Doctors shouldn’t lie to their patients, even now when the parsing of words and the telling of white lies is common at the highest level of our government. But they do it all the time — sometimes for personal reasons but most of the time for what they believe is the good of their patients.
As a neonatologist and a pediatric cardiologist, we know that truth and honesty are key parts of the foundation of the doctor-patient relationship. “Commitment to honesty with patients” is a primary responsibility for physicians set out in the Charter on Medical Professionalism.
Yet physicians — including us — do lie.
We have said to parents of newborns, “She will sleep through the night,” or, “Your breast milk will come in any day now,” knowing there is a distinct possibility that neither might happen.
We have said to parents with children in the cardiac intensive care unit, intubated and sedated after major heart surgery, “He isn’t in pain; he knows that you’re here,” when we have little idea whether such awareness is possible in states of induced coma and paralysis.
We have said to parents whose infant has features of a lethal genetic abnormality, “She is beautiful and perfect,” when there is nothing else to say.
And we have said to parents who desperately rushed to their dying baby’s bedside, “He is still here,” while placing him in their arms and shutting off the monitor so they can’t see that his heart is no longer beating.
We tell these untruths not to deceive parents, but to offer words that lighten their hearts in moments of despair. We do it, we tell ourselves, to spare their feelings.
But perhaps we sometimes lie for our own sake, and it is our feelings that need to be spared so we can get through the night without breaking down in the call room when all signs indicate the outcome will not be good.
The dilemma is not new.
In 2012, a nationwide survey showed that one-third of the 1,981 physicians sampled said they should not necessarily share serious medical errors with their patients. Two-fifths of the doctors did not disclose their financial relationships with drug and device companies to patients. These sorts of lies are clearly harmful, and transparency is necessary.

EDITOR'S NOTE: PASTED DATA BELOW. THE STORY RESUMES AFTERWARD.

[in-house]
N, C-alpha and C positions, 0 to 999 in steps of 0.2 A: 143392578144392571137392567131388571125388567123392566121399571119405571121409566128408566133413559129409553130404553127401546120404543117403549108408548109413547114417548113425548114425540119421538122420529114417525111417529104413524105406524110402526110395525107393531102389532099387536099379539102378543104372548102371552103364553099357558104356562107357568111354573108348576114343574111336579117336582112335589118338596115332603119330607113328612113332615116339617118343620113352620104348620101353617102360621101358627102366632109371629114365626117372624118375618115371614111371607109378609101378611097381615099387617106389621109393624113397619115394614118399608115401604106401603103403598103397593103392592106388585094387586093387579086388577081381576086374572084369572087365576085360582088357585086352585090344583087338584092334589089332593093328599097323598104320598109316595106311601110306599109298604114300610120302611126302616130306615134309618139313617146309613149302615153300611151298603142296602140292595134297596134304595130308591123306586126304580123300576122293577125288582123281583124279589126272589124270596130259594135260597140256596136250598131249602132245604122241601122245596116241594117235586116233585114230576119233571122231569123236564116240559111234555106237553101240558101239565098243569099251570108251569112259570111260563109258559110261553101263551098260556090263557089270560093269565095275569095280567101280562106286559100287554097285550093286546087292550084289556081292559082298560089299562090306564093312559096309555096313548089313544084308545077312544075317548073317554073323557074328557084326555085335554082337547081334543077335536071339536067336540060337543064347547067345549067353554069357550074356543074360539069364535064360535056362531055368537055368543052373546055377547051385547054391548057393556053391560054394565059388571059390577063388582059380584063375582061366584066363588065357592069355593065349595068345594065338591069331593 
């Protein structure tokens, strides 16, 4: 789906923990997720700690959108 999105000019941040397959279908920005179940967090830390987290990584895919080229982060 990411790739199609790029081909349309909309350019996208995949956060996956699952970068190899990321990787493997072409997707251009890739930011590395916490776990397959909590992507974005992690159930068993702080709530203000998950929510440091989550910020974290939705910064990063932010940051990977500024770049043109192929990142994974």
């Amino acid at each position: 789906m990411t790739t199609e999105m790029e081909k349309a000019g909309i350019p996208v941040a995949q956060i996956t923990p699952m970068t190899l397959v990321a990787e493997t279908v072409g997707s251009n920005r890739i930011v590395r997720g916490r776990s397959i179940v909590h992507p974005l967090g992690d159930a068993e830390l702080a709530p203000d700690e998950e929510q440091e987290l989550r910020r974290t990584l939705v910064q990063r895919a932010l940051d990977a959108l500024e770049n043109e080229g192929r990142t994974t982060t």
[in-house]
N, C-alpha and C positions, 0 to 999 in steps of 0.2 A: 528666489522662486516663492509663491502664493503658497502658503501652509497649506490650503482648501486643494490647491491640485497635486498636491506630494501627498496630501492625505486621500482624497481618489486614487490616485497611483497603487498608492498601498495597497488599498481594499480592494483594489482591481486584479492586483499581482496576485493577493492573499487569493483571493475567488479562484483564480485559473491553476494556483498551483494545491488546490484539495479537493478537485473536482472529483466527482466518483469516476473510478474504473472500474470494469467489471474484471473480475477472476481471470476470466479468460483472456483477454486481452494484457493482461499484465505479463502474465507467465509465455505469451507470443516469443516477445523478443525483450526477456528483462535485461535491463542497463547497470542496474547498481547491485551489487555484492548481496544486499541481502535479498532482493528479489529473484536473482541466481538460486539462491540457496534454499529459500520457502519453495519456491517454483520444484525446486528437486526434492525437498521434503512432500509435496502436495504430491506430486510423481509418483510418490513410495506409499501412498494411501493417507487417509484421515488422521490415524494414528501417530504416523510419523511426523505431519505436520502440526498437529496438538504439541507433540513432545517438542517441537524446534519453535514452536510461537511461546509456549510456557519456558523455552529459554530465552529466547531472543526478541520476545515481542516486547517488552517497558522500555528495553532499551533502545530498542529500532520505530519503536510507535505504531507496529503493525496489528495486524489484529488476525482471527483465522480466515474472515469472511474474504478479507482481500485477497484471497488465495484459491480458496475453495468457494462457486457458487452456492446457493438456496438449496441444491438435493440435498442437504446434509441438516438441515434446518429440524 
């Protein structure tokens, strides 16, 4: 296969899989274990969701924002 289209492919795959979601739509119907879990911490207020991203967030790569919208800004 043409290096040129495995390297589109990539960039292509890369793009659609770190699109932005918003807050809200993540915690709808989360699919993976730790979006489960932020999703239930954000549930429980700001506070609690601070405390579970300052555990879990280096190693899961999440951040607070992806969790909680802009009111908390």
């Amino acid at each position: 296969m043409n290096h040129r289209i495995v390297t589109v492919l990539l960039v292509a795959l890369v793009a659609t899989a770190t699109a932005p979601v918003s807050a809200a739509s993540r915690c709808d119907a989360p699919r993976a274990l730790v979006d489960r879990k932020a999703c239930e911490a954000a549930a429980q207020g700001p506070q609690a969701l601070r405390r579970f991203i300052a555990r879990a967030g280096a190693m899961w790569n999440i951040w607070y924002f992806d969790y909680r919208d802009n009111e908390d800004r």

Some physicians lie to third-party payers to obtain approval for treatments or procedures their patients need. Their willingness to deceive payers varies by disease severity: 58 percent said they would do this for coronary bypass surgery and 35 percent for screening mammography, but just 2.5 percent for cosmetic rhinoplasty — a nose job.
In an imperfect health care system limited by resources, the morality of whether physicians should advance what they believe is in the best interest of their patients above and beyond existing rules and regulations can be debated.
Yet white lies are also problematic. Medical ethicists have argued for decades on the moral distinction between lying and deception, and physicians have long struggled with absolute honesty versus withholding dismal facts.
One study found that more than 55 percent of physicians sometimes or often described a patient’s prognosis in a more positive manner than the facts support. A deception flowchart has been developed to help doctors “who are not absolutist” decide when it is morally acceptable for them to deceive patients.
In reality, the flowchart, or saying “I don’t know,” doesn’t always help. And being brutally honest doesn’t always help families make decisions or guarantee the preferred outcome. We could — and should — dutifully cite statistics of morbidities and mortality to families, such as, “Your child has a 60 percent chance of survival.” As physicians, we may feel that at least they heard the numbers. But for families, survival is a dichotomous yes or no. Giving hope and sometimes describing a prognosis in a more positive manner than the facts might support is the reality of what physicians do.
To be sure, deception that limits an individual’s or a parent’s ability to make informed decisions is reprehensible. Sugar-coating devastating results, or making light of grave situations as if there will be meaningful recovery is also wrong. Patients and their family members must be told results and expectations based on experience and evidence, as honestly and as clearly as a clinician can. But the art of medicine calls upon us to be nuanced and possibly shield them from unnecessary pain.
The foundations of a doctor-patient relationship can remain strong even with “white lies,” as long as our actions are grounded in kindness and we are doing our best for our patients in difficult times.
Nana Matoba is a neonatologist. Angira Patel is a pediatric cardiologist. This article originally appeared in STAT News.
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